In the late summer of 2002, as the Bush administration continued to peddle plausible reasons for the war it had already decided to launch against Iraq, administration spokespersons placed heavy emphasis on the threat posed by Saddam’s alleged nuclear-weapons program. The government’s efforts received a big boost on Sunday, September 8, when The New York Times published a story by Judith Miller and Michael Gordon that quoted administration sources to the effect that “Iraq has stepped up its quest for nuclear weapons and has embarked on a worldwide hunt for materials to make an atomic bomb.” The proof consisted of Iraq’s attempted purchase of “specially designed aluminum tubes, which American officials believe were intended as components of centrifuges to enrich uranium.”
Naturally the imagery of a mushroom cloud found a place in the article. Americans all understand and many react viscerally to the image of a mushroom cloud. Hardly anything serves more effectively to marshal public fear and thus to cause people to clamor for the protection their government purports to provide.
The rest of the story is described as follows in James Bamford’s excellent book A Pretext for War: 9/11, Iraq, and the Abuse of America’s Intelligence Agencies (New York: Doubleday, 2004), pp. 324—25.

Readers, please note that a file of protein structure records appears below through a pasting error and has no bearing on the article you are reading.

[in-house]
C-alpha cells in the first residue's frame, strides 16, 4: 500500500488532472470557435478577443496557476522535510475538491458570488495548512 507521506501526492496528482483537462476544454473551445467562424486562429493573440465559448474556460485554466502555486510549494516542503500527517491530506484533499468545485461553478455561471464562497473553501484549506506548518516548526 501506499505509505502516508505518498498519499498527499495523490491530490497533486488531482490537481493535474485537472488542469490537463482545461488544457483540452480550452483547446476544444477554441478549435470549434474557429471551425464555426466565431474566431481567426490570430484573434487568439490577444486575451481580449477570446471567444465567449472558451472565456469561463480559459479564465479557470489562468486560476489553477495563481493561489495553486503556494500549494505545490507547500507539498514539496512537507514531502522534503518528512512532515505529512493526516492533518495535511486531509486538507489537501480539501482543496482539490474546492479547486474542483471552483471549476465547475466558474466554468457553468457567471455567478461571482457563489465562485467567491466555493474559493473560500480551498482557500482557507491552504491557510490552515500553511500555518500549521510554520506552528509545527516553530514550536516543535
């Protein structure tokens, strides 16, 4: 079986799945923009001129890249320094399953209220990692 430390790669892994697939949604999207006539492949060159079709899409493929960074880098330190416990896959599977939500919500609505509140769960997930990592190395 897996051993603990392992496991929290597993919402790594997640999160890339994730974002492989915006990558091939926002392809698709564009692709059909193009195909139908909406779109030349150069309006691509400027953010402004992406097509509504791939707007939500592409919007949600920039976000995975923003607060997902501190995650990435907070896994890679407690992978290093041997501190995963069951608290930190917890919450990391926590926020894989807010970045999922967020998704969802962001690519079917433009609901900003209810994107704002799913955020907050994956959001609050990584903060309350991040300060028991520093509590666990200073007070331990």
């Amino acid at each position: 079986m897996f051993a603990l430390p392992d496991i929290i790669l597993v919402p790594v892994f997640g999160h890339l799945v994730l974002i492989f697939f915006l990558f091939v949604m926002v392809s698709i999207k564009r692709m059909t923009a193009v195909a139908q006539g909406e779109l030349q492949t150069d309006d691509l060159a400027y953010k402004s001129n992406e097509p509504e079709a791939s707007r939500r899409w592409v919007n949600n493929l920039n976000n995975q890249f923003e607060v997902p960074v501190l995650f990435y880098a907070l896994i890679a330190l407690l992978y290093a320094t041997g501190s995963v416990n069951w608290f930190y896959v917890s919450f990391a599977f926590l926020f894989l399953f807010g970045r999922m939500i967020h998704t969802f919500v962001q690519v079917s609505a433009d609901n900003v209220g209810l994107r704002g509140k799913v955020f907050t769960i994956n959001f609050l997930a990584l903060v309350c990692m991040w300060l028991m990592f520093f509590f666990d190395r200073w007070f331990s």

As if the entire event had been scripted, administration officials had all agreed days earlier to appear on the Sunday talk shows that same morning. Once the cameras clicked on, they made generous use of the allegations contained in the article, now free from worries about releasing classified information. It was a perfect scheme — leak the secrets the night before so you can talk about them the next morning.
In separate appearances on Meet the Press, CNN’s Late Edition, Fox News, and CBS’s Face the Nation, Dick Cheney, Condoleezza Rice, Colin Powell, and Donald Rumsfeld each played essentially the same role in this made-for-TV farce.
The series of events produced exactly the sort of propaganda coup that the White House Iraq Group [WHIG] had been set up to stage-manage. First OSP [the Pentagon's Office of Special Plans] supplies false or exaggerated intelligence; then members of the WHIG leak it to friendly reporters, complete with prepackaged vivid imagery; finally, when the story breaks, senior officials point to it as proof and parrot the unnamed quotes they or their colleagues previously supplied.
It now seems clear that the administration’s allegations of Iraq’s growing nuclear threat helped substantially in bringing many in Congress and among the general public to support the “preventive” U.S. attack on Iraq.
As I read Bamford’s account of these events, I could not help recalling Karl Kraus’s immortal quip: “How is the world ruled and led to war? Diplomats lie to journalists and believe those lies when they see them in print.”